Several franchisee submissions to the Parliamentary Inquiry made the recommendation that there should be a mandatory due diligence process, including the requirement to seek advice from accredited franchise professionals. The only problem with this is that there is currently no regulated accreditation system specifically for franchise consultants, accountants and lawyers as there is for financial advisors and business brokers.
Given that you’re new to franchising and have probably don’t know one end of a Franchise Disclosure Document from the other, how do you get franchise advice you can trust?
First of all, make sure that the franchise consultant, accountant or lawyer that you contact is, in fact, a specialist in franchising and not just your own or a general accountant or lawyer who tells you that they understand franchising. If they are not a specialist, they won’t understand franchising.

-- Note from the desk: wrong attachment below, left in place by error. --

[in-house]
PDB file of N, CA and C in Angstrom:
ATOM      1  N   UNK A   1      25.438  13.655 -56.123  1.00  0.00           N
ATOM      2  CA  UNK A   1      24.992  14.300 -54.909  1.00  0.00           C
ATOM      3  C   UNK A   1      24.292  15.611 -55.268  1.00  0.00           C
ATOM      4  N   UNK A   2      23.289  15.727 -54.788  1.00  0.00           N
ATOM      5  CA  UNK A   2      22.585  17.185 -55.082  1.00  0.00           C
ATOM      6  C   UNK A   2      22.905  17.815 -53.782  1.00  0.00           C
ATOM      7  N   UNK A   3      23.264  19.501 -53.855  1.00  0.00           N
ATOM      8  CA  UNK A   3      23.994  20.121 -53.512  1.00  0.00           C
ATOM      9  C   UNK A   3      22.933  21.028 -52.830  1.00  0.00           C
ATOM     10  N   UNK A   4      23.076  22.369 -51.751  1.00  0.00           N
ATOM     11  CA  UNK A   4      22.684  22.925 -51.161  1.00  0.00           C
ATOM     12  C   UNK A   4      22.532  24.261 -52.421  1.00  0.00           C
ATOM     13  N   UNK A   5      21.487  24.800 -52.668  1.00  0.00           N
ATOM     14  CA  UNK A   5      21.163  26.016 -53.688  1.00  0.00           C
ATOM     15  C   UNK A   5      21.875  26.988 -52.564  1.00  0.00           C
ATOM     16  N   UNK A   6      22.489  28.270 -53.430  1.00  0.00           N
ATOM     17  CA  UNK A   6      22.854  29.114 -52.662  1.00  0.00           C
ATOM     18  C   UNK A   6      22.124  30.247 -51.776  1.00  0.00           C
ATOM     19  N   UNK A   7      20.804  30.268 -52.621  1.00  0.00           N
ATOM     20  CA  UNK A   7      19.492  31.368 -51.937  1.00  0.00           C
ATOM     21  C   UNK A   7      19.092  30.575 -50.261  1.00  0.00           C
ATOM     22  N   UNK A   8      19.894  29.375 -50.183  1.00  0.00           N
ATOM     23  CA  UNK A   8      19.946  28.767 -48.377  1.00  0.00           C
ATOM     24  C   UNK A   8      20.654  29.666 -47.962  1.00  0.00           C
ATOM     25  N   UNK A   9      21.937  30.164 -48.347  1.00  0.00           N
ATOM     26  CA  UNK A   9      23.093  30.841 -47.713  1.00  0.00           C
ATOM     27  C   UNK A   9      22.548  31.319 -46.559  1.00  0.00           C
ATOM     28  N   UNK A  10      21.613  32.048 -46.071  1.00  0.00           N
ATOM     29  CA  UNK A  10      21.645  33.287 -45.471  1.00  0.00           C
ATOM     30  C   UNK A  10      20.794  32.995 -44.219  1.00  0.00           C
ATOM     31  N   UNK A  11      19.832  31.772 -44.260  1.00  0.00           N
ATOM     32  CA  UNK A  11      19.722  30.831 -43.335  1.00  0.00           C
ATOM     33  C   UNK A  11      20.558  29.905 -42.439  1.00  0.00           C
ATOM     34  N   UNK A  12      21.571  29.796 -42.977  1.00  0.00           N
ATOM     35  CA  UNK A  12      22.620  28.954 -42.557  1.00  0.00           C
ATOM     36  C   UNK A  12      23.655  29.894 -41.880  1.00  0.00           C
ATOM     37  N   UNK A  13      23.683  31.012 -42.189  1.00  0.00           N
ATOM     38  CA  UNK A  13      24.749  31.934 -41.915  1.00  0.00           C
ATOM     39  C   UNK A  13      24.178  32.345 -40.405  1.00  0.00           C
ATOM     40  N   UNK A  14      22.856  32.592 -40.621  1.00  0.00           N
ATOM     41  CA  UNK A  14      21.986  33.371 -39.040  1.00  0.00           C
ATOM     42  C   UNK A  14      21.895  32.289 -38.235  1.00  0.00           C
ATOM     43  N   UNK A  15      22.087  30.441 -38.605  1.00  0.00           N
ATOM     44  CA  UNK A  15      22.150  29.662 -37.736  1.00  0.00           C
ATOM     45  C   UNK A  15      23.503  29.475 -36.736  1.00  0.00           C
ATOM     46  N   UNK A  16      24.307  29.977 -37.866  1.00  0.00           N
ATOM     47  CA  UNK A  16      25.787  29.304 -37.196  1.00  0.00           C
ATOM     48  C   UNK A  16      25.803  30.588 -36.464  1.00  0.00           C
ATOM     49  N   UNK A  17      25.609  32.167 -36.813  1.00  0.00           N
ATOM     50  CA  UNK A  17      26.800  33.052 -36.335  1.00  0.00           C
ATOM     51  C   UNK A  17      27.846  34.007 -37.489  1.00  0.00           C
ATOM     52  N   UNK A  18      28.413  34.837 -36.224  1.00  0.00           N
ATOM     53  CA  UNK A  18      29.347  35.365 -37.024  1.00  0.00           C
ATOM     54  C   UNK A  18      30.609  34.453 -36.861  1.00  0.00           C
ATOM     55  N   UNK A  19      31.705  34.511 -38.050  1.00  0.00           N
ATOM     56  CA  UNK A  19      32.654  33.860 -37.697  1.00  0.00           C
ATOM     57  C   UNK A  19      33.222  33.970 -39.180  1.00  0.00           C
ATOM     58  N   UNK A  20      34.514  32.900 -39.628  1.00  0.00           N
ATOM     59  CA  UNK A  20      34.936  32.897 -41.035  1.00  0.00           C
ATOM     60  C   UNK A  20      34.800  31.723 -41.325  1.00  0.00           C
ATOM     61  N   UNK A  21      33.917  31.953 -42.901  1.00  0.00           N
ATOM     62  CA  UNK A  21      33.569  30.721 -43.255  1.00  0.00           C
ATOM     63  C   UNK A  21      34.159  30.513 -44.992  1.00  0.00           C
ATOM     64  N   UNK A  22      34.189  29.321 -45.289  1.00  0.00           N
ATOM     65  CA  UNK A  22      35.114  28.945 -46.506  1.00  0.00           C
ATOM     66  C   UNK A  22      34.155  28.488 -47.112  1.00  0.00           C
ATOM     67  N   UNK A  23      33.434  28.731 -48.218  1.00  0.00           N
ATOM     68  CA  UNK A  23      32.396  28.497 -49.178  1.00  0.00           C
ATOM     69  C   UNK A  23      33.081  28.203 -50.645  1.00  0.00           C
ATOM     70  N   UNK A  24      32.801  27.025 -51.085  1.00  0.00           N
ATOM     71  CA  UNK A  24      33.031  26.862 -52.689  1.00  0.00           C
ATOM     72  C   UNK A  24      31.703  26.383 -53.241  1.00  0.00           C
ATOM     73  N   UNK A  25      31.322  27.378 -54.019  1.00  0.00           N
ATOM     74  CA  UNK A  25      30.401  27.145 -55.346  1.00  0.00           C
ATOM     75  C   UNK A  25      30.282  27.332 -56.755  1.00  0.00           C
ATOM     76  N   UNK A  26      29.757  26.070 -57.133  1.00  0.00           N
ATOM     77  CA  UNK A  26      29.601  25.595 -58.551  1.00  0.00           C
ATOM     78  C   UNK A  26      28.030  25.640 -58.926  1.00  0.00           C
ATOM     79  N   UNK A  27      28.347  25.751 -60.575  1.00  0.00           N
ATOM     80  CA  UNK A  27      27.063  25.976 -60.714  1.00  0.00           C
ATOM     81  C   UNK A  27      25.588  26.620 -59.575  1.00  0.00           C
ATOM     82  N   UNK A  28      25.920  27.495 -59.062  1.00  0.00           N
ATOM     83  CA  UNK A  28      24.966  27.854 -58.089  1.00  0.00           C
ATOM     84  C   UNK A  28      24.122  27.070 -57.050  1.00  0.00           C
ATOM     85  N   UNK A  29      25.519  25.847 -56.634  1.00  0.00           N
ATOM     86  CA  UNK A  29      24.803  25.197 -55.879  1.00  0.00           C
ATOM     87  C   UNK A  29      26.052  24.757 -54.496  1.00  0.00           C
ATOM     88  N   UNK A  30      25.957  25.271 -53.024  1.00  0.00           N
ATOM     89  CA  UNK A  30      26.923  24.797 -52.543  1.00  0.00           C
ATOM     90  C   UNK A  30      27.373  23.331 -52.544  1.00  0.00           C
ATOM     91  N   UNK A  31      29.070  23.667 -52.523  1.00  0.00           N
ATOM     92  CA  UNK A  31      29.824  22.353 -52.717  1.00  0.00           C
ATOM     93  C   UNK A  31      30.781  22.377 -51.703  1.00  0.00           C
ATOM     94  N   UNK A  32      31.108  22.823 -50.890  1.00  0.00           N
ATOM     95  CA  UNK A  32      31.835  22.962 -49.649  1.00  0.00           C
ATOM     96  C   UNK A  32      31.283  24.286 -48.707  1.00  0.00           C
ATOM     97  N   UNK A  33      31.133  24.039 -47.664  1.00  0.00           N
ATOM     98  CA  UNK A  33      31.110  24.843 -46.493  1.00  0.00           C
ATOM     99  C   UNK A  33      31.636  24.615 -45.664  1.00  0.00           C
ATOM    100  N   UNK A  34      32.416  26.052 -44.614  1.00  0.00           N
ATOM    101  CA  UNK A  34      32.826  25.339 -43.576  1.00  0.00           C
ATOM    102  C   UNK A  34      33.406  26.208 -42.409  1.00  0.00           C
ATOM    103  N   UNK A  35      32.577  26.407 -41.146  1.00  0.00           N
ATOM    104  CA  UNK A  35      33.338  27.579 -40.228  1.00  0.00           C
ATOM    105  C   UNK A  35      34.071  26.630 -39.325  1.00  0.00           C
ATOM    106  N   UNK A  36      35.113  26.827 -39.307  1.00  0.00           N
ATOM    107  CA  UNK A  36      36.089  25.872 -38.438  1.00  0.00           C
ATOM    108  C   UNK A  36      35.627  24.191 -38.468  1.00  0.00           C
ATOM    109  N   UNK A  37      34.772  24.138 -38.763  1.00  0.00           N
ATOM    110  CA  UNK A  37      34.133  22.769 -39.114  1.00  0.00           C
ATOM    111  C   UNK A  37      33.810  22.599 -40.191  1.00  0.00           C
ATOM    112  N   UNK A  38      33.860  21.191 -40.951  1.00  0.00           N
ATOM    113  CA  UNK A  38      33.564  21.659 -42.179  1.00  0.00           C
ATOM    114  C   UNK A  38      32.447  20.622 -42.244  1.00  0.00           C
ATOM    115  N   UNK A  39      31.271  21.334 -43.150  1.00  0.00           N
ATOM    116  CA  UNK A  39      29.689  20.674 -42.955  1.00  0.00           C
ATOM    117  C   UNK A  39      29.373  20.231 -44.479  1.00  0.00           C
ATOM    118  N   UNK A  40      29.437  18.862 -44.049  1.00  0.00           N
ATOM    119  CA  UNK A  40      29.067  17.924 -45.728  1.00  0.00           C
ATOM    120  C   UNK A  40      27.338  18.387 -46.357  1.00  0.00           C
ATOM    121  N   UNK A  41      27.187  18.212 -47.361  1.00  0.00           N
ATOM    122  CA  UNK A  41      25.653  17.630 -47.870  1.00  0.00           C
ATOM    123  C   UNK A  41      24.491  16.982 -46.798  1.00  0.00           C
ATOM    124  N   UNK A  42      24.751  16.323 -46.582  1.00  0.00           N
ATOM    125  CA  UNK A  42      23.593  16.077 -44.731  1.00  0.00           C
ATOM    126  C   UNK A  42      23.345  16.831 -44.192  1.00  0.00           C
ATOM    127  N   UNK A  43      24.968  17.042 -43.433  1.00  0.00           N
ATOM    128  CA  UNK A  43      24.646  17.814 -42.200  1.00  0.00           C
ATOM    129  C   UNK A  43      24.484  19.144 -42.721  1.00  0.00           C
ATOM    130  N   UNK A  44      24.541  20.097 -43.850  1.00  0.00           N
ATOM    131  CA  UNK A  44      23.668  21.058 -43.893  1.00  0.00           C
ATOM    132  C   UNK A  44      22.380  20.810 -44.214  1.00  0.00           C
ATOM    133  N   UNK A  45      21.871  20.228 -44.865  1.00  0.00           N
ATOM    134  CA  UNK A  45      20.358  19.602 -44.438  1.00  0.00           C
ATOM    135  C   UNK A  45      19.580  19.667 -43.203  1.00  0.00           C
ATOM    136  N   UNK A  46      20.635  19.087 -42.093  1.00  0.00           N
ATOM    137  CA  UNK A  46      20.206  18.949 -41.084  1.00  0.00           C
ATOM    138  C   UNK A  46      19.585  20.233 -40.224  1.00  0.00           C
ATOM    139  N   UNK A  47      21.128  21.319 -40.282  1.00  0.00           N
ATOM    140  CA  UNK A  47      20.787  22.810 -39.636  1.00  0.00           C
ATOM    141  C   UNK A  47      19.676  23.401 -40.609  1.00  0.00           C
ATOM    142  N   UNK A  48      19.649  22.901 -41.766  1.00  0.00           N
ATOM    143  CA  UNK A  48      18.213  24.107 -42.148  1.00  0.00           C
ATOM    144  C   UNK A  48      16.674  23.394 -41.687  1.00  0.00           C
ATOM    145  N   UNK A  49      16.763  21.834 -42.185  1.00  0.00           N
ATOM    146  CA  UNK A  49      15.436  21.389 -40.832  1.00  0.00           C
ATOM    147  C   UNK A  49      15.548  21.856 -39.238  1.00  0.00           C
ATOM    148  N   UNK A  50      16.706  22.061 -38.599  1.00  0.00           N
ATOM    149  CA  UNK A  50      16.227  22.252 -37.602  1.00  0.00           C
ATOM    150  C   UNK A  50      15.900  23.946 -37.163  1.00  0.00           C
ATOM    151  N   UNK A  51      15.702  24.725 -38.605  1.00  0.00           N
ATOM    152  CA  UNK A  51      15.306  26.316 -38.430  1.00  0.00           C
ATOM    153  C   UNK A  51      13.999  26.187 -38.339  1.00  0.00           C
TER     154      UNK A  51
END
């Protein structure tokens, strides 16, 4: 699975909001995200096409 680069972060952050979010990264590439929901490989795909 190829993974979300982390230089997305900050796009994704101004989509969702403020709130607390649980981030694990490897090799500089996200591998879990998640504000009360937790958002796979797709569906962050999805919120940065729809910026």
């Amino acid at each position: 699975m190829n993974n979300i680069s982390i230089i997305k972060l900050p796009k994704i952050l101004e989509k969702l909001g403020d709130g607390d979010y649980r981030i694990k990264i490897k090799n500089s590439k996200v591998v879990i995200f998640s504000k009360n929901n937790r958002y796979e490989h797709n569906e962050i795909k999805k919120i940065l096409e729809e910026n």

Second, make sure they are not associated in any way with the franchise you are interested in purchasing. Most franchise consultants, accountants and lawyers make their money from franchisors, not franchisees.
Third, recognise that no matter how sound the advice you get is, it’s up to you to make the final decision. You have to feel comfortable with your chosen franchise. You must do your homework and ask the right questions.
Doing your homework means taking the time and effort to find out what makes a franchise tick, including why customers would buy from you, how franchisees feel about being part of the franchise, and what the franchise offers you in terms of marketing, systems and training and support. This means not only talking with the franchisor, but also a range of franchisees, both those who have been in the franchise for a while and those who are relatively new. I strongly recommend that you write down a list of questions for both parties. Questions you may want to ask franchisees include: